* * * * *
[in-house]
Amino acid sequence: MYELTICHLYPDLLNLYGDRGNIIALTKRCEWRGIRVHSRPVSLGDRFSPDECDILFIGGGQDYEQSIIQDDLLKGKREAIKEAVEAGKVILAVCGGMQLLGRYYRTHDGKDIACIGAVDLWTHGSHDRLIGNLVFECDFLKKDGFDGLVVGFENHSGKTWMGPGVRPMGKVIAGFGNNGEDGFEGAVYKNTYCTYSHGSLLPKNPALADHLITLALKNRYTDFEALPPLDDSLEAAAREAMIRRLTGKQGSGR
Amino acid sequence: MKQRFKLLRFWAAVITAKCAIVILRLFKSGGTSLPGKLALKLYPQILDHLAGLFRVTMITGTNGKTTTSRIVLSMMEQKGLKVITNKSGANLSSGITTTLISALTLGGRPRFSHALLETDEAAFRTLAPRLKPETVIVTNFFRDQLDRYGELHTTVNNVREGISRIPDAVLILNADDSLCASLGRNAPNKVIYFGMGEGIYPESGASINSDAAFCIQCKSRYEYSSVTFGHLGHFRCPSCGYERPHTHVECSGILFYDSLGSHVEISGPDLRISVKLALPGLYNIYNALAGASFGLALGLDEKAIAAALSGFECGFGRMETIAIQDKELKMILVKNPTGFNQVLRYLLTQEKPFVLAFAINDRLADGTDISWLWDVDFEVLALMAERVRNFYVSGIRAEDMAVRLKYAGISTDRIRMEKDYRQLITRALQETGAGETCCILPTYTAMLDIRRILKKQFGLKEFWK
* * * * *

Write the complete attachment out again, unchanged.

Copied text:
[in-house]
Amino acid sequence: MYELTICHLYPDLLNLYGDRGNIIALTKRCEWRGIRVHSRPVSLGDRFSPDECDILFIGGGQDYEQSIIQDDLLKGKREAIKEAVEAGKVILAVCGGMQLLGRYYRTHDGKDIACIGAVDLWTHGSHDRLIGNLVFECDFLKKDGFDGLVVGFENHSGKTWMGPGVRPMGKVIAGFGNNGEDGFEGAVYKNTYCTYSHGSLLPKNPALADHLITLALKNRYTDFEALPPLDDSLEAAAREAMIRRLTGKQGSGR
Amino acid sequence: MKQRFKLLRFWAAVITAKCAIVILRLFKSGGTSLPGKLALKLYPQILDHLAGLFRVTMITGTNGKTTTSRIVLSMMEQKGLKVITNKSGANLSSGITTTLISALTLGGRPRFSHALLETDEAAFRTLAPRLKPETVIVTNFFRDQLDRYGELHTTVNNVREGISRIPDAVLILNADDSLCASLGRNAPNKVIYFGMGEGIYPESGASINSDAAFCIQCKSRYEYSSVTFGHLGHFRCPSCGYERPHTHVECSGILFYDSLGSHVEISGPDLRISVKLALPGLYNIYNALAGASFGLALGLDEKAIAAALSGFECGFGRMETIAIQDKELKMILVKNPTGFNQVLRYLLTQEKPFVLAFAINDRLADGTDISWLWDVDFEVLALMAERVRNFYVSGIRAEDMAVRLKYAGISTDRIRMEKDYRQLITRALQETGAGETCCILPTYTAMLDIRRILKKQFGLKEFWK